Here’s a counterintuitive proposal currently circulating at the Capitol: Make California roads safer for bicyclists by allowing them to yield at stop signs, rather than coming to a complete stop, if there is no oncoming traffic.
Assemblyman Jay Obernolte is prepared for your skepticism.
“Most people that I pitch the bill to, their first reaction is, ‘Oh my god, that’s a terrible idea. Someone’s going to get killed,’ ” the Big Bear Lake Republican said. But the results of a natural three-decade experiment have demonstrated otherwise, he added. “There is no less expensive and more effective way of increasing bicycle safety in California than to reform the laws for stopping.”
Assembly Bill 1103, which Obernolte is carrying with Assemblyman Phil Ting, D-San Francisco, is based on a law adopted by Idaho in 1982. Though no other states have yet followed suit, the policy remains popular there, and a 2010 study by a UC Berkeley researcher concluded that its impacts had been positive.
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The study found that bicycle injuries in Idaho declined by 14.5 percent the year after the law took effect, and there was no evidence of an increase over time. Compared to Sacramento and Bakersfield, two California cities the researcher deemed comparable, Boise had at least 30 percent fewer injuries per bicycle commuter and no regular fatalities.
Obernolte said the “Idaho stop,” as supporters have dubbed it, is effective because it allows bicyclists to maintain some of their speed, thereby more quickly clearing the dangerous part of an intersection, where they are most vulnerable to being a hit by a driver: “They have more tools to deal with unseen vehicular traffic.”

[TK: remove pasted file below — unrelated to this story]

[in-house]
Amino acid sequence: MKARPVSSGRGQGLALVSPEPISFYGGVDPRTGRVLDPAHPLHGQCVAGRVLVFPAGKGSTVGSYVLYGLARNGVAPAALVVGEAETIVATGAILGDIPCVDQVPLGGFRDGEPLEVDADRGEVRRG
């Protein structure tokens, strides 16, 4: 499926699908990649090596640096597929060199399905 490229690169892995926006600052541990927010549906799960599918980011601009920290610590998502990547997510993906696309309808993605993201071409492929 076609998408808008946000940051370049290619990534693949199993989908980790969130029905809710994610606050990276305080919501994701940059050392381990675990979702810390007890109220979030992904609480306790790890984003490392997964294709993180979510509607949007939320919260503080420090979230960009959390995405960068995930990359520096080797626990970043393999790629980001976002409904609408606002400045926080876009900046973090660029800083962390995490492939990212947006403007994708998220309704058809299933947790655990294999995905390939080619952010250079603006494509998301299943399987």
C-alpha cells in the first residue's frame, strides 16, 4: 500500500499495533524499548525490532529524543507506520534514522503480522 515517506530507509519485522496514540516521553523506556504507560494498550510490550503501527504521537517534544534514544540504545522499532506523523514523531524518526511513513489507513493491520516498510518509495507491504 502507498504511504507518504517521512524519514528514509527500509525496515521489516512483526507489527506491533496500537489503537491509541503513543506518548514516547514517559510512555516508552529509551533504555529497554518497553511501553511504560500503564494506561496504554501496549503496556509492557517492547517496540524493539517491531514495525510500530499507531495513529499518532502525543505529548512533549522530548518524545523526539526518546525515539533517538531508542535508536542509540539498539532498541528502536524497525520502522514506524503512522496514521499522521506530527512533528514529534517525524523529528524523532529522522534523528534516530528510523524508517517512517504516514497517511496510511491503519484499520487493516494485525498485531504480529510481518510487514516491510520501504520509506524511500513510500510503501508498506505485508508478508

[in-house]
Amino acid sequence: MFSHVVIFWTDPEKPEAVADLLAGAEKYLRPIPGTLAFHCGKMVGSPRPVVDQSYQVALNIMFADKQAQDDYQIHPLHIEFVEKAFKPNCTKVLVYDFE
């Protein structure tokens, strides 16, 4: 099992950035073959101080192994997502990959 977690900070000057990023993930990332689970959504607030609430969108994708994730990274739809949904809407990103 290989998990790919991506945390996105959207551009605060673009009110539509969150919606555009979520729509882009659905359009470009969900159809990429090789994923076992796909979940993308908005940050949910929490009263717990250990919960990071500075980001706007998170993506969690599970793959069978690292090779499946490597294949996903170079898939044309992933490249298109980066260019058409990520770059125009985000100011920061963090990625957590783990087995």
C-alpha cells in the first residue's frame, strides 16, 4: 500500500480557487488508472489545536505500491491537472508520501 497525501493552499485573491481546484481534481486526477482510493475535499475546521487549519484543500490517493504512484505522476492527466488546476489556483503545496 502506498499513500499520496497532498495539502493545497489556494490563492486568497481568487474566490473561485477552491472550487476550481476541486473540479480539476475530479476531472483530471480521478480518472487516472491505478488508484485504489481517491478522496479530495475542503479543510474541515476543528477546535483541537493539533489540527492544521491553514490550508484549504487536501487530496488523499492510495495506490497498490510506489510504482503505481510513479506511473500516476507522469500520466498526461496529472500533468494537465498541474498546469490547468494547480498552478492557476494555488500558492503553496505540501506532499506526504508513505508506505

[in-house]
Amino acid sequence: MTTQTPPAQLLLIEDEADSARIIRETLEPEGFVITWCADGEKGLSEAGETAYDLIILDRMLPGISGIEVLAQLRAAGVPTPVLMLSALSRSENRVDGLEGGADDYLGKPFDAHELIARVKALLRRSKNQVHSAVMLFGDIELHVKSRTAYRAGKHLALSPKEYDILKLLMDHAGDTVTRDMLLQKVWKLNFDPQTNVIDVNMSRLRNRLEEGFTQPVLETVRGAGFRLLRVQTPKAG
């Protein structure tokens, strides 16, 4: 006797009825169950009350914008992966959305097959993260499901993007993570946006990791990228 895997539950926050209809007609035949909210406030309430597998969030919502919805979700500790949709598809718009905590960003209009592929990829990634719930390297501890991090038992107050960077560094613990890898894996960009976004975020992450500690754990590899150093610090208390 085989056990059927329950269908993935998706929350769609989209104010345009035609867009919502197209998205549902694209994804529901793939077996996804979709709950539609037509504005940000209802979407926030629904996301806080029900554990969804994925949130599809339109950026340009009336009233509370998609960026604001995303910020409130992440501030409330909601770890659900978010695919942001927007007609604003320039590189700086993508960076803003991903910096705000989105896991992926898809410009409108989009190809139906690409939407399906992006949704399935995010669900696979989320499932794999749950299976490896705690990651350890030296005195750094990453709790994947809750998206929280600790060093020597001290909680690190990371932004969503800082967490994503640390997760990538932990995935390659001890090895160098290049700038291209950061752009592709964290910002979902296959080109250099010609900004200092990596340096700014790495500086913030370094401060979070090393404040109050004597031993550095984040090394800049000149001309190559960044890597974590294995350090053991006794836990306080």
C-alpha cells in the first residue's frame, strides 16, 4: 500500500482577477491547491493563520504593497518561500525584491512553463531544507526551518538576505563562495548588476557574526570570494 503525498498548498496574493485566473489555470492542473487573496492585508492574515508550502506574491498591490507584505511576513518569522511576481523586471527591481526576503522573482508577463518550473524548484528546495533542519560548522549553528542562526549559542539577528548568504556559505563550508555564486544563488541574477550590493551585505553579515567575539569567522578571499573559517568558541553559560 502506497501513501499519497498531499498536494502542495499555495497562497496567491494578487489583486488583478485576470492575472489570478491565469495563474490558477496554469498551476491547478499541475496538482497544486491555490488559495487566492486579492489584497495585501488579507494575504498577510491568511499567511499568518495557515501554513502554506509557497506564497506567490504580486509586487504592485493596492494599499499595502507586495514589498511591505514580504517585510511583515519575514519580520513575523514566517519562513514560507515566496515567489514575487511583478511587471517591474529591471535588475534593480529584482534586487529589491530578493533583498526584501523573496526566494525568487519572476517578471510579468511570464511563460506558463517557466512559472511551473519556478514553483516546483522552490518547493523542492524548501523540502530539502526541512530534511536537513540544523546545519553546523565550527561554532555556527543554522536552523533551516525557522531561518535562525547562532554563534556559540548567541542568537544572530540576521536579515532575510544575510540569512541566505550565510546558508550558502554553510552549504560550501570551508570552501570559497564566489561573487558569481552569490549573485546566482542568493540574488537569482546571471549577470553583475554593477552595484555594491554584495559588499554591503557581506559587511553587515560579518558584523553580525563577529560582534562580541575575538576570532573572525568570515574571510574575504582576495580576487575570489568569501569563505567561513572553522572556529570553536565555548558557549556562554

Now awaiting a vote in the Assembly Transportation Committee, AB 1103 has generated opposition from several law enforcement and automobile groups, who argue that it will cause confusion for drivers and be difficult to enforce.
Obernolte, a recreational cyclist himself, acknowledged that the bill is likely to be divisive, especially when so many riders already blow through stop signs. AB 1103 does not change the right of way when a driver arrives first at an intersection, but he said that bicyclists’ behavior is an indication the current approach is not working for them.
“If there is widespread civil disobedience, the law either needs to be changed or enforcement needs to be stepped up,” he said.
May is Bike Month. Other 2017 legislation that could change California bicycle policy:
Senate Bill 1 (Jim Beall, D-San Jose), the recently approved increase to state fuel taxes, includes about $100 million annually to improve bicycle and pedestrian infrastructure.
Assembly Bill 694 (Ting) would allow bicyclists to take a full traffic lane if there are conditions that make it hazardous for them to share with drivers.
Senate Bill 702 (Henry Stern, D-Los Angeles) expands a bike-share program for state workers.